Sunday: A broken leg and a drug addict
When I joined the ambulance service at 19 my body could handle all the different day and night shifts, but it’s not easy as you get older.
Ambulance crew members tend to die young. You hear about colleagues retiring at 55 and dropping dead months later. I’m convinced it’s because our body clocks have never recovered.
Today was busier. We attended a man in his 50s who had broken his leg and kept passing out because of the pain. We were called to the city centre to a drug addict who had overdosed, probably on the psychotic drugs Mamba or Spice.
Several of my colleagues have quit for better salaries and most are leaving because of the increasing pressure and bad management. But those of us who stay feel we are making a difference [File photo]
When we arrived, his mate — also clearly on drugs — started getting aggressive, so while John treated the patient, I tried to calm down the friend.
I’m a big guy — 6ft and 16st — so I have a big physical presence, which is usually enough to stop me getting attacked, but not always.
Once a guy came at me with a machete while I was attending a man with chest pain. I threw an oxygen bottle at him and knocked him out.
But that’s rare and most of the time I’m able to reason with anyone getting aggressive. Most of the female clinicians I work with are tough, they have to be. We have one EMT who is a kick-boxer and I pity anyone who tries to mess with her.
Monday: 30 minutes with a time-waster
Thankfully, hoaxes are rare, but we can turn up at an incident and the patient isn’t there.
You find this a lot with heart attacks, where people call us but then decide they’re well enough to take themselves into A&E and don’t want to wait.
Today, a woman called to say her husband was having difficulty breathing. We arrived within 15 minutes, but he had disappeared.
His wife said: ‘Oh, we weren’t expecting you this quickly, he’s gone to the shops to get some cigarettes.’
When he got back, we carry out the necessary checks — it’s not worth the risk. Ambulance crews are nervous about upsetting a coroner. We assess this patient’s mental capacity, his medical history, take his pulse, temperature, blood pressure and check his pupils to see if there might be any underlying neurological issues.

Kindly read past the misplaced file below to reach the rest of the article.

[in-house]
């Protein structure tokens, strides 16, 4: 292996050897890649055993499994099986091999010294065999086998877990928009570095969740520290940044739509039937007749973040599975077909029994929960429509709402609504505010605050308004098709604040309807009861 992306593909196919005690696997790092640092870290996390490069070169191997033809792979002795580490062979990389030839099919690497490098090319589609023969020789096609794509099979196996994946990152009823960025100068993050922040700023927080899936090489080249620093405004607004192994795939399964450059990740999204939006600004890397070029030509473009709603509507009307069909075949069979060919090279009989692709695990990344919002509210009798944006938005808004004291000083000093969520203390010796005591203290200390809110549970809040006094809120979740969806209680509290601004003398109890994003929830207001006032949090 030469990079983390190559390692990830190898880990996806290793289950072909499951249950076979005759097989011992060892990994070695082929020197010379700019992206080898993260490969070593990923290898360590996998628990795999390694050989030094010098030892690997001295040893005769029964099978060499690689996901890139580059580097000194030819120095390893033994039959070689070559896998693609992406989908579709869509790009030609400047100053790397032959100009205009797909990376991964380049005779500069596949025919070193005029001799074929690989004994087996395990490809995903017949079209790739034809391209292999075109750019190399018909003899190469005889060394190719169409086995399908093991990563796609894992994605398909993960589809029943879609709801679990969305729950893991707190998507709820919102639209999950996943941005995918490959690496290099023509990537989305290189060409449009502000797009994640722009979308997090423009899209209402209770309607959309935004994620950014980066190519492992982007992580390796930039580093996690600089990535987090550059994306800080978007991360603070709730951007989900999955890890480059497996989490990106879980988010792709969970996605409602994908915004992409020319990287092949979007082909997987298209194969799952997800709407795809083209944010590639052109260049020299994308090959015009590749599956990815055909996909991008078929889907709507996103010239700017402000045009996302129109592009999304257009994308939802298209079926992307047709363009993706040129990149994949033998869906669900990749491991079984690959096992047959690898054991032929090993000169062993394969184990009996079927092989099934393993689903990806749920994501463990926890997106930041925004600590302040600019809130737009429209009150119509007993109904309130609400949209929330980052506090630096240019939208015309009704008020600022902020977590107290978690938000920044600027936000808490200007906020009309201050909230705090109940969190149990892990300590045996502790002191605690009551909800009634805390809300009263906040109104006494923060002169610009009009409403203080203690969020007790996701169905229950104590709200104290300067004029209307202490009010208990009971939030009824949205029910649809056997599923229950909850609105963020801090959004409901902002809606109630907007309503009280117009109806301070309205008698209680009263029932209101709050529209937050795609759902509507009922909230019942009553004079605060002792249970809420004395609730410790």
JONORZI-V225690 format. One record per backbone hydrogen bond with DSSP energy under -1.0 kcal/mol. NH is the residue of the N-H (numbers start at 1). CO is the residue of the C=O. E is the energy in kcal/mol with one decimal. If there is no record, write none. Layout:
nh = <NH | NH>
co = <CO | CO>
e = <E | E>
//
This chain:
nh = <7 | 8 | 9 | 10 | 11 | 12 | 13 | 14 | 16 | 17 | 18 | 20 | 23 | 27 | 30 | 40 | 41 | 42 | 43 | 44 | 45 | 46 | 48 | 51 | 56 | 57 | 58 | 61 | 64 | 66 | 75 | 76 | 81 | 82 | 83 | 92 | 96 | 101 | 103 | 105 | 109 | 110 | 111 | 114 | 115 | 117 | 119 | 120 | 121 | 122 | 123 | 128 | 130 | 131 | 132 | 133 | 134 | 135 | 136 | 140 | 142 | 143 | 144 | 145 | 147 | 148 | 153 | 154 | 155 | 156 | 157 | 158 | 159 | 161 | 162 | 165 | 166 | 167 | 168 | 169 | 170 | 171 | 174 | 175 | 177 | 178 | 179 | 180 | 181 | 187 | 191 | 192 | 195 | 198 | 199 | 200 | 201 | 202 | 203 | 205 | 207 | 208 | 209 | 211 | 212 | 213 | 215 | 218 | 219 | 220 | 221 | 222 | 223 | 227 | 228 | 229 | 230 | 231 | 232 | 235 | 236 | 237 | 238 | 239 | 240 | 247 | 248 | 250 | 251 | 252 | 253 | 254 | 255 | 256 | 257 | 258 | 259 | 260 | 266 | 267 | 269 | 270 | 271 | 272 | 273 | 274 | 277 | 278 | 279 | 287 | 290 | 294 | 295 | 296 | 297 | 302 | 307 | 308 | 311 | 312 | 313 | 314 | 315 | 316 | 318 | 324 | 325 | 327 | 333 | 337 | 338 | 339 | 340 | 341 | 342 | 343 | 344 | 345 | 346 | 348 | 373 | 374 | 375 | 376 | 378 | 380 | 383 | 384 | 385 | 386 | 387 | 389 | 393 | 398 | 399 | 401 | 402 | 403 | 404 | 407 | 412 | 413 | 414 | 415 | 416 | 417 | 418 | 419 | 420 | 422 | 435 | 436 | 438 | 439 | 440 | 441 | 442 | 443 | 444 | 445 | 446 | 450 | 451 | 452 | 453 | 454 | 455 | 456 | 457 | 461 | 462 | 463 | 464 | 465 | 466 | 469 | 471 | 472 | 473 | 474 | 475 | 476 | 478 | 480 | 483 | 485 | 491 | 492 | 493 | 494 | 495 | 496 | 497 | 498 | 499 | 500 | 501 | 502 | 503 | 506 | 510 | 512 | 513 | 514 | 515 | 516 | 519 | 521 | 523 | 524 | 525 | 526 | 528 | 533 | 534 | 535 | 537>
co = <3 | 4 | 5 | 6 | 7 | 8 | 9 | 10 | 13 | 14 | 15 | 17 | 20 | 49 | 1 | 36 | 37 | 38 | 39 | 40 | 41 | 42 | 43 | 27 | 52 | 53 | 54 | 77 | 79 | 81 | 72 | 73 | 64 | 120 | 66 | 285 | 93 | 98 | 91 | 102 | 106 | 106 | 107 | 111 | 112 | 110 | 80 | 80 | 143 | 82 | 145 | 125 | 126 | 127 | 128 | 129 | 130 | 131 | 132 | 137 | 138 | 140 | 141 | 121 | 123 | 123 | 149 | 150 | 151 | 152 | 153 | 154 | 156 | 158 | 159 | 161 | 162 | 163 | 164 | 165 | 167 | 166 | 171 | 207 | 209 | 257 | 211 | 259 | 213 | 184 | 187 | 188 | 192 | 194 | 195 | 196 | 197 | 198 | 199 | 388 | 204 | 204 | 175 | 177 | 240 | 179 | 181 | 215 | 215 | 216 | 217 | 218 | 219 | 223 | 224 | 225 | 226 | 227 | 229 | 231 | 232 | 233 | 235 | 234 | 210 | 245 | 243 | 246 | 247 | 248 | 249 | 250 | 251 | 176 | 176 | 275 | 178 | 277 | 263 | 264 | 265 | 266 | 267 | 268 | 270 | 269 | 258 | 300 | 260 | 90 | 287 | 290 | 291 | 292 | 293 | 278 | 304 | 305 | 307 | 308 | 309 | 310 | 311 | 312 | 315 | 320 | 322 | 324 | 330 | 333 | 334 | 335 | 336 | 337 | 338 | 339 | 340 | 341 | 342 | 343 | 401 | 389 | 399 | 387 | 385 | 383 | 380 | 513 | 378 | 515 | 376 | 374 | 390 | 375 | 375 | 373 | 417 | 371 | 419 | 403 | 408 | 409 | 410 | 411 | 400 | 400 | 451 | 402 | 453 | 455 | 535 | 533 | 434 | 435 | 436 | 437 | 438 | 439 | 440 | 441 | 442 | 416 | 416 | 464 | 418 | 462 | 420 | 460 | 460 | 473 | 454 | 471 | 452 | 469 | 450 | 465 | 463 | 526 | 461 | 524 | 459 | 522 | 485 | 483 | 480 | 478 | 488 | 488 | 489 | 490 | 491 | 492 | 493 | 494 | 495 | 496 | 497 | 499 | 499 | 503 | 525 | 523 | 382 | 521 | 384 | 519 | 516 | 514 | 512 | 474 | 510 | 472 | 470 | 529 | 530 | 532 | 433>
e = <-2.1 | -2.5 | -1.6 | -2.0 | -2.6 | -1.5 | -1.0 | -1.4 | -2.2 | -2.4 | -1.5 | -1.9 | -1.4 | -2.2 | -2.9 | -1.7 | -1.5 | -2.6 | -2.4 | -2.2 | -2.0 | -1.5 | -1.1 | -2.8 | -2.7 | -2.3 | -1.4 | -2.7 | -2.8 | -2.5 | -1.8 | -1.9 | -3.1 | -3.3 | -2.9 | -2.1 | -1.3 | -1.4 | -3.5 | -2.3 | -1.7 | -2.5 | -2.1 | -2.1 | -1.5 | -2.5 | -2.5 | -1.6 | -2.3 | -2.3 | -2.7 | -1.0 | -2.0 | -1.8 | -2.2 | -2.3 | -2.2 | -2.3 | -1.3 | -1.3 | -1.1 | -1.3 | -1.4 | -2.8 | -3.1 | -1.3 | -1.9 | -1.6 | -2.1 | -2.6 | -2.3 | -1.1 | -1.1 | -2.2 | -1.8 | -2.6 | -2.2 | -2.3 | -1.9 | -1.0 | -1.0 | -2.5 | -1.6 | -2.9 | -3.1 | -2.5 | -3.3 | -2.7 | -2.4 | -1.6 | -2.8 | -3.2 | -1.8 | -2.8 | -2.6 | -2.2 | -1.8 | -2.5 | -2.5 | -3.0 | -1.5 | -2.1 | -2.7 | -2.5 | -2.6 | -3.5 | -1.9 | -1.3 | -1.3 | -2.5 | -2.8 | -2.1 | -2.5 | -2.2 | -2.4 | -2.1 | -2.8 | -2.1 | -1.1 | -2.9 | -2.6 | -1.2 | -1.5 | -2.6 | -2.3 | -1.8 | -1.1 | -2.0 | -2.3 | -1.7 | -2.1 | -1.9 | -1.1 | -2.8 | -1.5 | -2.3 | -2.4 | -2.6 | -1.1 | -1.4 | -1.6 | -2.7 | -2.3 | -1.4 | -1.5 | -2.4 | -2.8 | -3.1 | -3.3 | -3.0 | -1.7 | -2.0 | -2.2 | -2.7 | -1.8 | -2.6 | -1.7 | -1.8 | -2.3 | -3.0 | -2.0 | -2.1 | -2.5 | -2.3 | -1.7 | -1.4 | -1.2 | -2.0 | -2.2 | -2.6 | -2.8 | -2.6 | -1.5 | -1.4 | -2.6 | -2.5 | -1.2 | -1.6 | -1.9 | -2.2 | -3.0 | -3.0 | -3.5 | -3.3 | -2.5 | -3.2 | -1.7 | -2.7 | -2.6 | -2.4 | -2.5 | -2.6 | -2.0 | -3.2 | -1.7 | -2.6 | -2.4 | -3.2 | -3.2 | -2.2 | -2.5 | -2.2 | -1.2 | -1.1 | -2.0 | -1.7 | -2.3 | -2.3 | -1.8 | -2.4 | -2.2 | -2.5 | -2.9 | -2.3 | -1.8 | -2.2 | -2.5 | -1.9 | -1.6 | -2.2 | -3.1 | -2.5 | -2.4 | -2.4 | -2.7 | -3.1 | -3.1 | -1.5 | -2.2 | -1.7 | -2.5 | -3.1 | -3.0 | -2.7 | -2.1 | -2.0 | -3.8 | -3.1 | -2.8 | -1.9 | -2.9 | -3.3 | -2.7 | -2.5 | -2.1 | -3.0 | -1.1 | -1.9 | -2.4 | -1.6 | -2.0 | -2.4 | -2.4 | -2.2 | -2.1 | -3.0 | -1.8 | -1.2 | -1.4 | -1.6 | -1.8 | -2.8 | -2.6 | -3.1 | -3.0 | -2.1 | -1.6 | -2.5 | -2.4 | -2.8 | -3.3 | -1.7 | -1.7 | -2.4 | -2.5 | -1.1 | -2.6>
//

It takes around half an hour. And, yes, he’s absolutely fine. That’s half an hour someone, somewhere, could have been lying in agony.
I am paid, but it means I’m regularly away from home for 15 hours. Thankfully, my wife is very understanding, but I know some paramedics on their fourth marriages. This line of work is very unforgiving on relationships [File photo]
But what can you do? Thankfully, we never see a list of jobs on our screens — we are only told about them one at a time, which is probably wise.
I’m sure I’d be more distracted if I was dealing with a time-waster when I was aware of an emergency nearby. About 80 per cent of the time, I end up working around an hour overtime at the end of the shift because if I’m in the middle of a call out, you can’t just leave.
I am paid, but it means I’m regularly away from home for 15 hours. Thankfully, my wife is very understanding, but I know some paramedics on their fourth marriages. This line of work is very unforgiving on relationships.
Tuesday: A cut from clipping toenails
We arrive at a lady’s house this afternoon and she’s shocked to see us. She’s dialled 111 because she’s cut her toe clipping her nails, but she’s on blood-thinning drugs and diabetic, so she was concerned. The people at 111 said a clinician would ring her back, but instead they sent us.
I think 111 is a useless service. They have a difficult job, but we probably only take 5 per cent of 111 referrals to hospital.
Patients would be better going to a pharmacy or their GP but, of course, the call handlers at 111 never want to be the one who makes a fatal error. They could lose their jobs.
Sometimes we get the reverse situation where someone calls 111, but needs 999. I’ve lost count of the number of older people who have fallen over and broken a hip, but they’ll sit for two days without even pressing the emergency button on their necklace because ‘they don’t want to bother anyone’.
One time, a chap called 111 because his wife had stopped breathing and we were referred straight away. When we asked him why he hadn’t called 999 he said he didn’t think it was ‘urgent’ enough. Thankfully, we got to her in time.
There are other times that surprise us. I was called to a 28-year-old girl who was complaining of a headache on New Year’s Day.
As I set off, I was thinking, ‘Silly girl, of course she’s got a headache on New Year’s Day,’ but when I walked in and saw her, I knew immediately we had to get her to hospital. She had meningitis.